As far as some investors are concerned, the icing has gone from the top of J Sainsbury's cake. When the British food retailer announces its half-yearly results this week, a predicted rise of more than 20 per cent in pre-tax profits will be overshadowed by the fall in the share price of the company, which last week became the latest casualty of the US credit crisis.
Sainsbury's shares immediately fell 20 per cent on news that the Qatari investment vehicle Delta Two was pulling its bid for the supermarket chain. The deal had hinged on a further £500m being added to the £10.6bn offer. But Delta Two decided that, in the wake of the global credit crunch, the extra cost of raising capital made the deal no longer attractive.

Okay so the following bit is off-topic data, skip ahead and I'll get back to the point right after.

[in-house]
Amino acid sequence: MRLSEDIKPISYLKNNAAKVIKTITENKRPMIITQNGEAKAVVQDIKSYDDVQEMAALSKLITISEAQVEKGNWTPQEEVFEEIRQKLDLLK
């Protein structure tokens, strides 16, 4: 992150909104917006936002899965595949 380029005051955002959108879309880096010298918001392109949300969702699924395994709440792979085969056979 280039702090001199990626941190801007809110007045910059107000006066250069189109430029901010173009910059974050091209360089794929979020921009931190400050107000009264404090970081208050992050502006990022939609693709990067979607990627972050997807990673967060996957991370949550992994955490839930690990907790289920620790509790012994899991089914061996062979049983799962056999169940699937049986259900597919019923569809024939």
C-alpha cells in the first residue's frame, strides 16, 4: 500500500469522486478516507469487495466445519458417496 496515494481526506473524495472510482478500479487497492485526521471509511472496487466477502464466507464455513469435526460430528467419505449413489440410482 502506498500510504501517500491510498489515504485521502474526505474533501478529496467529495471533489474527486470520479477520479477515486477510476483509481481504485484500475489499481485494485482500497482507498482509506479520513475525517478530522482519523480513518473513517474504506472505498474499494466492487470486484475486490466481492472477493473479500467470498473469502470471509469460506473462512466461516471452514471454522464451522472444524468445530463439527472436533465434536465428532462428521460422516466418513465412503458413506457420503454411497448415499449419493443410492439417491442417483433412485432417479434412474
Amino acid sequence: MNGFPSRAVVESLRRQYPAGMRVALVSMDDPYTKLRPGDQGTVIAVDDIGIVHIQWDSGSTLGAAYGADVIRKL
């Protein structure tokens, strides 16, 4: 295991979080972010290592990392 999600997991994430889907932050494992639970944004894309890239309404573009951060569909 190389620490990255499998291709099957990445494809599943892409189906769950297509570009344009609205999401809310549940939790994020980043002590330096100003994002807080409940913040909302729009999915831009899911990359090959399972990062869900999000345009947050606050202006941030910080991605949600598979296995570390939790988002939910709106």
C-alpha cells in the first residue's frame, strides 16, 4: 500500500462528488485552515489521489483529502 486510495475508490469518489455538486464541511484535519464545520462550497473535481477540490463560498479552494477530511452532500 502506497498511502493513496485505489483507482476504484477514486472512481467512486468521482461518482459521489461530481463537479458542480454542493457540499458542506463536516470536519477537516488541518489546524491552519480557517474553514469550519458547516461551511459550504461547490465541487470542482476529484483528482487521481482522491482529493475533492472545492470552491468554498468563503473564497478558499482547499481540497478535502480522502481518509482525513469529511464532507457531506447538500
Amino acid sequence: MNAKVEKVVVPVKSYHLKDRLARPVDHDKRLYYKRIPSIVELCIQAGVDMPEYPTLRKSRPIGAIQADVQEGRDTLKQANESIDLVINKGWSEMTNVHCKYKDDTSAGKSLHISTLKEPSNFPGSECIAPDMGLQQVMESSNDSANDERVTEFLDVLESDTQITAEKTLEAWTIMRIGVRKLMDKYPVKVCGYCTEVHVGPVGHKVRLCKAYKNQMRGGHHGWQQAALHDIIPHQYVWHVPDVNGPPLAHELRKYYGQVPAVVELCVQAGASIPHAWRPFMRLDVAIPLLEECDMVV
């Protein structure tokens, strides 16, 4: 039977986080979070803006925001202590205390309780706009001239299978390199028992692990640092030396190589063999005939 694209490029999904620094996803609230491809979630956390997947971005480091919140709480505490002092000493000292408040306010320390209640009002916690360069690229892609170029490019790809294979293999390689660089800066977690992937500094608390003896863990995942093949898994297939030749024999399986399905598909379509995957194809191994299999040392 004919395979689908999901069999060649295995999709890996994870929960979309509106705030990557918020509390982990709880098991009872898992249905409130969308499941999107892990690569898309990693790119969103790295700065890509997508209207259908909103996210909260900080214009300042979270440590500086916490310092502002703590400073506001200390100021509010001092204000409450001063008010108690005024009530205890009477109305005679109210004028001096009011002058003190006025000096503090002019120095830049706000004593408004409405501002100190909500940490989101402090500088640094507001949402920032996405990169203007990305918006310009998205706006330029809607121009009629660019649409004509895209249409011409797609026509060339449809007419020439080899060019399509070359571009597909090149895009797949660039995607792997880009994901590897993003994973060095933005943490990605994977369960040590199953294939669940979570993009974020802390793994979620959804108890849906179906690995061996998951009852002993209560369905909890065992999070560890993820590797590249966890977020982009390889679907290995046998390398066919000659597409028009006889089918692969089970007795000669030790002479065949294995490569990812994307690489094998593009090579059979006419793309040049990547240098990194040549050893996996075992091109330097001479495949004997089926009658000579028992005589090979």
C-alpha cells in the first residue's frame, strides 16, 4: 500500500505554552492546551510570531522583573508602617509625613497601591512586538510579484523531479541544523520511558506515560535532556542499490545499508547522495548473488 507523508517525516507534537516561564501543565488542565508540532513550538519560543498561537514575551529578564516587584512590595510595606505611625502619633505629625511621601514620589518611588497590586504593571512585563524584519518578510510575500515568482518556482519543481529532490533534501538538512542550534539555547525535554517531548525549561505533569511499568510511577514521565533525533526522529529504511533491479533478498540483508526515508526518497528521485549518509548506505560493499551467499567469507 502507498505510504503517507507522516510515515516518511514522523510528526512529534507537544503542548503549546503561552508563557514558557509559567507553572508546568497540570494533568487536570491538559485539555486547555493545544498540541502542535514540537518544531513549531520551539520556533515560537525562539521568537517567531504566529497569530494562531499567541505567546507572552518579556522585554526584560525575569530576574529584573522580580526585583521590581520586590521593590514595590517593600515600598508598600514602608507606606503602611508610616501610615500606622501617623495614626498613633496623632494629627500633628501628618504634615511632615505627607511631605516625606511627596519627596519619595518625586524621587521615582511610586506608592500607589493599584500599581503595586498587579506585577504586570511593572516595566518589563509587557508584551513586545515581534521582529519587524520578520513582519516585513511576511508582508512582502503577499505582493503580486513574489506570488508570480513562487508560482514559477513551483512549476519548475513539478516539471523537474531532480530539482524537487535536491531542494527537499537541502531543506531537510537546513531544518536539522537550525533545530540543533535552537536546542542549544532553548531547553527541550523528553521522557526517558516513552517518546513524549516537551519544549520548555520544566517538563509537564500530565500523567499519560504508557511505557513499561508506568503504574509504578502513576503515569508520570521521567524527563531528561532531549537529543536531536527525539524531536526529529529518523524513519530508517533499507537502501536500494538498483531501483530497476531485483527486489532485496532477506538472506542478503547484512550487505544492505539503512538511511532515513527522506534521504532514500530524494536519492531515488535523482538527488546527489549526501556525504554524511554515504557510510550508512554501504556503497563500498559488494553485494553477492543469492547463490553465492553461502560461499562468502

Analysts at UBS Investment Research said: "The likelihood of another offer is weak."
Regulatory restrictions would prevent Delta Two from making another bid for at least six months, but UBS reports a growing belief in the market that Delta Two might be planning to sell its stake. However, the broker does not believe that Sainsbury's shares have much further to fall, as the company is already trading on similar earnings multiples to rivals such as Morrisons. But UBS is more bullish on Morrisons than on Sainsbury's.
The withdrawal of the Delta Two offer appears to have soured the City's view of Sainsbury's. Dresdner Kleinwort's analysts believe that its shares are now fairly valued.
According to Morgan Stanley, the market should take some comfort from the fact that Sainsbury's is on track to fulfil its new three-year recovery plan.
The analysts' consensus for the first half, which will be revealed when Sainsbury's unveils its interim figures this week, is £231m, representing a rise of more than 20 per cent on the same period last year.Reuse content